When viewed between polarizers with transmitted light, for example as illustrated in FIG. 4, the areas in which the field-induced phase transition has taken place appear dark, while the unchanged, translucent, light scattering and birefringent composition still exhibiting the cholesteric liquid crystalline characteristics retains the light-colored appearance. When such a liquid crystalline electro-optic cell is observed between polarizers, the light source 24 emits light which is planar polarized while passing through polarizer 23a, scattered by the translucent cholesteric liquid crystalline composition in non-image areas 25 (the same as areas 20 in FIG. 3), and is transmitted by the field-induced nematic liquid crystalline areas 26. A viewer 27 sees the planar polarized light which passes through polarizer (or analyzer) 23b which originated from source 24 and was scattered and passed through the non-imaged portion of the liquid crystalline electrooptic composition contained between the electrodes 18 by spacer gasket 13. It will be appreciated by those skilled in the art that polarizers 23a and 23b (or polarizer and analyzer combination) are typically used so that the planes of polarization of the two polarizers are approximately normal to each other. Of course the two polarizers may be rotated with respect to one another to achieve any desired degree of contrast of which the particular system is capable. Although the light polarized by polarizer 23a is typically polarized in a plane crossed with the plane of polarizer 23b, the effect of the cholesteric liquid crystalline composition between the substantially transparent electrodes is to scatter sufficient amounts of the originally planarpolarized light to allow some of it to pass through polarizer 2312. However, in the image areas 26, the effect of polarizers 23, when said polarizers have their respective planes of polarization crossed approximately normal to each other, is to substantially cut off the transmission of light through the polarizer 23a in the transformed image area 26 so that the image area 26 appears dark, as illustrated in FIG. 4.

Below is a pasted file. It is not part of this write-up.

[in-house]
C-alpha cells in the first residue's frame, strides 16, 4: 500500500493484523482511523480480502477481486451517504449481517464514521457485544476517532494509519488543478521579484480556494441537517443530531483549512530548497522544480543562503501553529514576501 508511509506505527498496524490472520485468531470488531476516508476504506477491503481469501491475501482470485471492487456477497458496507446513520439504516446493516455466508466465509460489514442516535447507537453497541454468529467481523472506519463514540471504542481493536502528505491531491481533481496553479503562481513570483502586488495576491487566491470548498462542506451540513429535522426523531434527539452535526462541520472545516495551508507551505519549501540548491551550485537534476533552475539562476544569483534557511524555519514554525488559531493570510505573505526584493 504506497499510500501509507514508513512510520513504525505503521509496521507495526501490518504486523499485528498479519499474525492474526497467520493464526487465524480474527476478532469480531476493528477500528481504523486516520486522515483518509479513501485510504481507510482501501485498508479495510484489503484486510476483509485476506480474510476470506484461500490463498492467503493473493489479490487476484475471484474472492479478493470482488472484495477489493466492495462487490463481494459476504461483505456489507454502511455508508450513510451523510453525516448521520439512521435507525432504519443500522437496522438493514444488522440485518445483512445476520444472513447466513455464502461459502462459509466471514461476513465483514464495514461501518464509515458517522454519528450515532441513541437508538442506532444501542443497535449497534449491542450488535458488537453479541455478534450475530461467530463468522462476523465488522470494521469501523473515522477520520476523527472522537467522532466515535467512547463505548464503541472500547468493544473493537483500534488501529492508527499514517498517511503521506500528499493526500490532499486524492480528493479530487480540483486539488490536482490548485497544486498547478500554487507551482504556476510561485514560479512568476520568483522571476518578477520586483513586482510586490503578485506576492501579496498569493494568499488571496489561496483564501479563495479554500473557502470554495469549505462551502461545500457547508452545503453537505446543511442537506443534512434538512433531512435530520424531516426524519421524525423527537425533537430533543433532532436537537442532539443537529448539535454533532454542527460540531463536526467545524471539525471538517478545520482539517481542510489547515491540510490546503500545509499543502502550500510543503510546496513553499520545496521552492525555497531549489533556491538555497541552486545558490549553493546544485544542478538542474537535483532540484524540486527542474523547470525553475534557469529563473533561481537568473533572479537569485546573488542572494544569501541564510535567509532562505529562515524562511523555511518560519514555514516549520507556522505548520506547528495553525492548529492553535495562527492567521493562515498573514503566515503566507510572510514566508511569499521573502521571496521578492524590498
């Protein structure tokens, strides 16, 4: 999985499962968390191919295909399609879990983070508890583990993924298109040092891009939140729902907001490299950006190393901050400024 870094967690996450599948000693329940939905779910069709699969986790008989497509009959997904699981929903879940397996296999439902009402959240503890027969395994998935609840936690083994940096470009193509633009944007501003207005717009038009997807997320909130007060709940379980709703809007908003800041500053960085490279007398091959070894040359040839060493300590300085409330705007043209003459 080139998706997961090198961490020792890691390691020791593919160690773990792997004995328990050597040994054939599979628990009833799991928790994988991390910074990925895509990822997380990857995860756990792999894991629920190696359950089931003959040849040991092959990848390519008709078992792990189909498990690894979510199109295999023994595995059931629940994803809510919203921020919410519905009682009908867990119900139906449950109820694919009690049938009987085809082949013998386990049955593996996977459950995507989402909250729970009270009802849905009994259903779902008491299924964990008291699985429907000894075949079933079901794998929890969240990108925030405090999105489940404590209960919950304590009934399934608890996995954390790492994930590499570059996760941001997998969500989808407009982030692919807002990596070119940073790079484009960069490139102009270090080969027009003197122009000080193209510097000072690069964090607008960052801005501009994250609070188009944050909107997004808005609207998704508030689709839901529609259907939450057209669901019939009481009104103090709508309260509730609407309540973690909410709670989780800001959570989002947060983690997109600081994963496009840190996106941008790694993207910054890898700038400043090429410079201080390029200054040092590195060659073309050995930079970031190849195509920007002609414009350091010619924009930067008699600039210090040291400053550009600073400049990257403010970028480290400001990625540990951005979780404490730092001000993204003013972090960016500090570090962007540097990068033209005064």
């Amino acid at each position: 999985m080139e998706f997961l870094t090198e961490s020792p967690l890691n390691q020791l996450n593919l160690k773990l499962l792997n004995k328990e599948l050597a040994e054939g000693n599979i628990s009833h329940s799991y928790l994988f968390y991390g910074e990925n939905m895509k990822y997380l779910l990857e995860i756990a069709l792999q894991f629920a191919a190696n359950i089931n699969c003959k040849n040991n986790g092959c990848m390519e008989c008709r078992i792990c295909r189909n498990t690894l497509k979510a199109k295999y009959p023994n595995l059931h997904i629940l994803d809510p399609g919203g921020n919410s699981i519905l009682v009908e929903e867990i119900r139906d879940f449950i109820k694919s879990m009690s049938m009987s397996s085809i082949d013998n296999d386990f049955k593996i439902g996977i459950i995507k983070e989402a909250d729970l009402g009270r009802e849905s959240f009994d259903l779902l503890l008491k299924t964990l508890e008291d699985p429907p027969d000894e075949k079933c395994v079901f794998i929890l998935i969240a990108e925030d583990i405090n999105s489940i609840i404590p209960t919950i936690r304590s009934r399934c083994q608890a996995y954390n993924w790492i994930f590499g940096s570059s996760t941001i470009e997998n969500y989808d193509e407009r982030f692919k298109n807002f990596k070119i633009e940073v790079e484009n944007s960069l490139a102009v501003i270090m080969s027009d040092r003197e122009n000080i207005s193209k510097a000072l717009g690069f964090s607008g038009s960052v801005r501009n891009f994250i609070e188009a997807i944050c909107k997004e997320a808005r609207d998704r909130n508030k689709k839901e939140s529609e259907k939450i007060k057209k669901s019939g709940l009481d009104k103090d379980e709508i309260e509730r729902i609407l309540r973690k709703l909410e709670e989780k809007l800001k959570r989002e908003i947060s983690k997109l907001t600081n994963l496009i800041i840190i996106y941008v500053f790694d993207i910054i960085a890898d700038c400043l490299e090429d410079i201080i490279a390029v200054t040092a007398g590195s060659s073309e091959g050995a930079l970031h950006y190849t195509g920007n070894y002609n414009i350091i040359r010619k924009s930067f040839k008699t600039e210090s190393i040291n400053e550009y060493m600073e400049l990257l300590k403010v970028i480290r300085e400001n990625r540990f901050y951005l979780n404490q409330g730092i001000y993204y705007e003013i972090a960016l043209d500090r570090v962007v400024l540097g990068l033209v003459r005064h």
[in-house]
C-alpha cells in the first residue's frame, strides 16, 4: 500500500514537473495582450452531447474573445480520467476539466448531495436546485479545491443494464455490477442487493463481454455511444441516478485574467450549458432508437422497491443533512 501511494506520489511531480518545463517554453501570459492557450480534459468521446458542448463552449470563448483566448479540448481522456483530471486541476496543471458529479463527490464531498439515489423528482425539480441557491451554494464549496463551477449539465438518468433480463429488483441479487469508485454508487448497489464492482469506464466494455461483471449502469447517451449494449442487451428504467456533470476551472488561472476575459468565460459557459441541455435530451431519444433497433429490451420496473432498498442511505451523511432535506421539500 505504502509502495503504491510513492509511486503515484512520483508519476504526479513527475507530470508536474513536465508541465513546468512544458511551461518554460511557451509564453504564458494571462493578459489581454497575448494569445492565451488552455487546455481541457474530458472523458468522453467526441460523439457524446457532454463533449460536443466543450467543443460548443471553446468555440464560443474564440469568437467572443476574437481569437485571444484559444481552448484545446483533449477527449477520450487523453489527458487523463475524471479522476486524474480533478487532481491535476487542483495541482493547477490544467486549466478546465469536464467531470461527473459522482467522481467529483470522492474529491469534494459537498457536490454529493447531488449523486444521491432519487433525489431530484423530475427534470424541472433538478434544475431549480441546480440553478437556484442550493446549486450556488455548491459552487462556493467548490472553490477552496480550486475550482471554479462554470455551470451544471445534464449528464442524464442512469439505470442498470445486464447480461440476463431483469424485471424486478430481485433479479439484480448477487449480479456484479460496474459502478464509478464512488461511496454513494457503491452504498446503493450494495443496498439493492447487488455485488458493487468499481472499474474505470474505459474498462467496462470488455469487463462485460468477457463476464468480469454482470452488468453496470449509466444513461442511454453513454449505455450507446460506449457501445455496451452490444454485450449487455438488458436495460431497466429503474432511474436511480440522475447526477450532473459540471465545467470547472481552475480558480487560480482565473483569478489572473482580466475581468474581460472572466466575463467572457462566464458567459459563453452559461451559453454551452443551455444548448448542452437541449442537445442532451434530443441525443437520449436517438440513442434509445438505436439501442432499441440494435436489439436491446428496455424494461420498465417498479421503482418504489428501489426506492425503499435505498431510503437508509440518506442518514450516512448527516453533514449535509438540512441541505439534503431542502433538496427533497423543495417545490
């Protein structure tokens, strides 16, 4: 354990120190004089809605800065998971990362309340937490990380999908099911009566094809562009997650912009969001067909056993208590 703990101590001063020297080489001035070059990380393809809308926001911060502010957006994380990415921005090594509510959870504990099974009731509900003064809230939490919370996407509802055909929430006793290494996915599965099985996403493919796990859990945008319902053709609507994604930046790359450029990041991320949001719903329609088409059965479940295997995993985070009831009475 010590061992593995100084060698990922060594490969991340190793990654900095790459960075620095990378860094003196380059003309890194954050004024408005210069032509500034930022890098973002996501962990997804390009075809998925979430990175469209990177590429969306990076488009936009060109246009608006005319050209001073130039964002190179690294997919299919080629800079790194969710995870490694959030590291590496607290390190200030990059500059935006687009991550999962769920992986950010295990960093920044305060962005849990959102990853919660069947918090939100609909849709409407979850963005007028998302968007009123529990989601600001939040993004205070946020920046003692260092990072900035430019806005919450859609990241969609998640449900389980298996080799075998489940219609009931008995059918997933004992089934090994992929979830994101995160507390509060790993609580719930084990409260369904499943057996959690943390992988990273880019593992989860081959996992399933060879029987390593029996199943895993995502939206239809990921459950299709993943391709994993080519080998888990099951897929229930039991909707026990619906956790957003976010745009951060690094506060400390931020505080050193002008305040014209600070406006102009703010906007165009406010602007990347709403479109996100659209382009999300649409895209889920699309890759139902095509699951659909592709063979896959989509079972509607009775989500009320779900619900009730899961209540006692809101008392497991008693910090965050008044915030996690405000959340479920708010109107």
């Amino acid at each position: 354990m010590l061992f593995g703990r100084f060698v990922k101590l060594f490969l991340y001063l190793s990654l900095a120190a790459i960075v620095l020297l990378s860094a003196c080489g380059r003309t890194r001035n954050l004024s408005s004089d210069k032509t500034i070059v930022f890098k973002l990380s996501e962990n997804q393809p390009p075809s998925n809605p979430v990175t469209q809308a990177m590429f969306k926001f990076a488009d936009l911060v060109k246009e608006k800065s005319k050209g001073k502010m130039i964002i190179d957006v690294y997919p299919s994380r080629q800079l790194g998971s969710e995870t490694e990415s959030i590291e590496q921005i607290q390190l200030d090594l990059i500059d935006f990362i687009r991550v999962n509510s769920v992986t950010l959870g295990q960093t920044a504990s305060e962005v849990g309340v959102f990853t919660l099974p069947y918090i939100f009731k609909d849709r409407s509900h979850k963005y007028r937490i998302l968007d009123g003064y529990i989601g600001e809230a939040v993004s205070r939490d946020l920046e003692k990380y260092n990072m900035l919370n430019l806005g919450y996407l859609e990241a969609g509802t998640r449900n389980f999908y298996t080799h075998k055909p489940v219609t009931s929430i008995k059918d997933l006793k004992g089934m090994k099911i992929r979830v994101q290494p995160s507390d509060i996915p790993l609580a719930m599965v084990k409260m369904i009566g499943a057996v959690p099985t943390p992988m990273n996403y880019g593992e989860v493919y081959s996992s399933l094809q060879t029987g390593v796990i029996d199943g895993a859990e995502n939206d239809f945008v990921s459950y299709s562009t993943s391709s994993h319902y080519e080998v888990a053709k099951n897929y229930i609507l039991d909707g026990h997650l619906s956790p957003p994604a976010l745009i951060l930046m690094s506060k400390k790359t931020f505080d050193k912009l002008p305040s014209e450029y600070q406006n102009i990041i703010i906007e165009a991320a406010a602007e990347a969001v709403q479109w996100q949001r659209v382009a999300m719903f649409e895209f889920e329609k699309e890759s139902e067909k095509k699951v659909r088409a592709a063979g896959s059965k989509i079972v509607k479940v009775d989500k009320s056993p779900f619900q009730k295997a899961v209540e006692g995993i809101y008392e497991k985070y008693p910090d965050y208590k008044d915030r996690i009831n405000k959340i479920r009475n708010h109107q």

Any other means suitable for enhancing the contrast of the imaged areas may also be used in place of the polarizers. For example various light filtering systems, or differential lighting systems may be used. Hence, it is seen that either field or non-field areas in an electrooptic, liquid crystalline imaging sandwich may be used to create the desired image, with or without the addition of means for image enhancement.

In the liquid crystal electro-optic cells and imaging members described herein the electrodes may be of any suitable transparent conductive material. Typical suitable transparent, conductive electrodes include glass or plastic substrates having substantially transparent and continuously conductive coatings of conductors such as tin, indium oxide, aluminum, chromium, tin oxide, or any other suitable conductor. These substantially transparent conductive coatings are typically evaporated onto the more insulating, transparent substrate. NESA glass, a tin oxide coated glass manufactured by the Pittsburgh Plate Glass Company, is a commercially available example of a typical transparent, conductive electrode material. Of course where opaque electrodes are used herein, any suitable electrically conductive material may be used.

The spacer, 13 in FIG. 1, which separates the transparent electrodes and contains the liquid crystal film between said electrodes, is typically chemically inert, transparent, not birefringent, substantially insulating and has appropriate dielectric characteristics. When the cell is to be used with polarizers, it is also desireable that the spacer material be optically isotropic. Materials suitable for use as insulating spacers include cellulose acetate, cellulose triacetate, cellulose acetate butyrate, polyurethane elastomers, polyethylene, polypropylene, polyesters, polystyrene, polycarbonates, polyvinylfluoride, polytetrafluorethylene, polyethylene terephthalate, and mixtures thereof.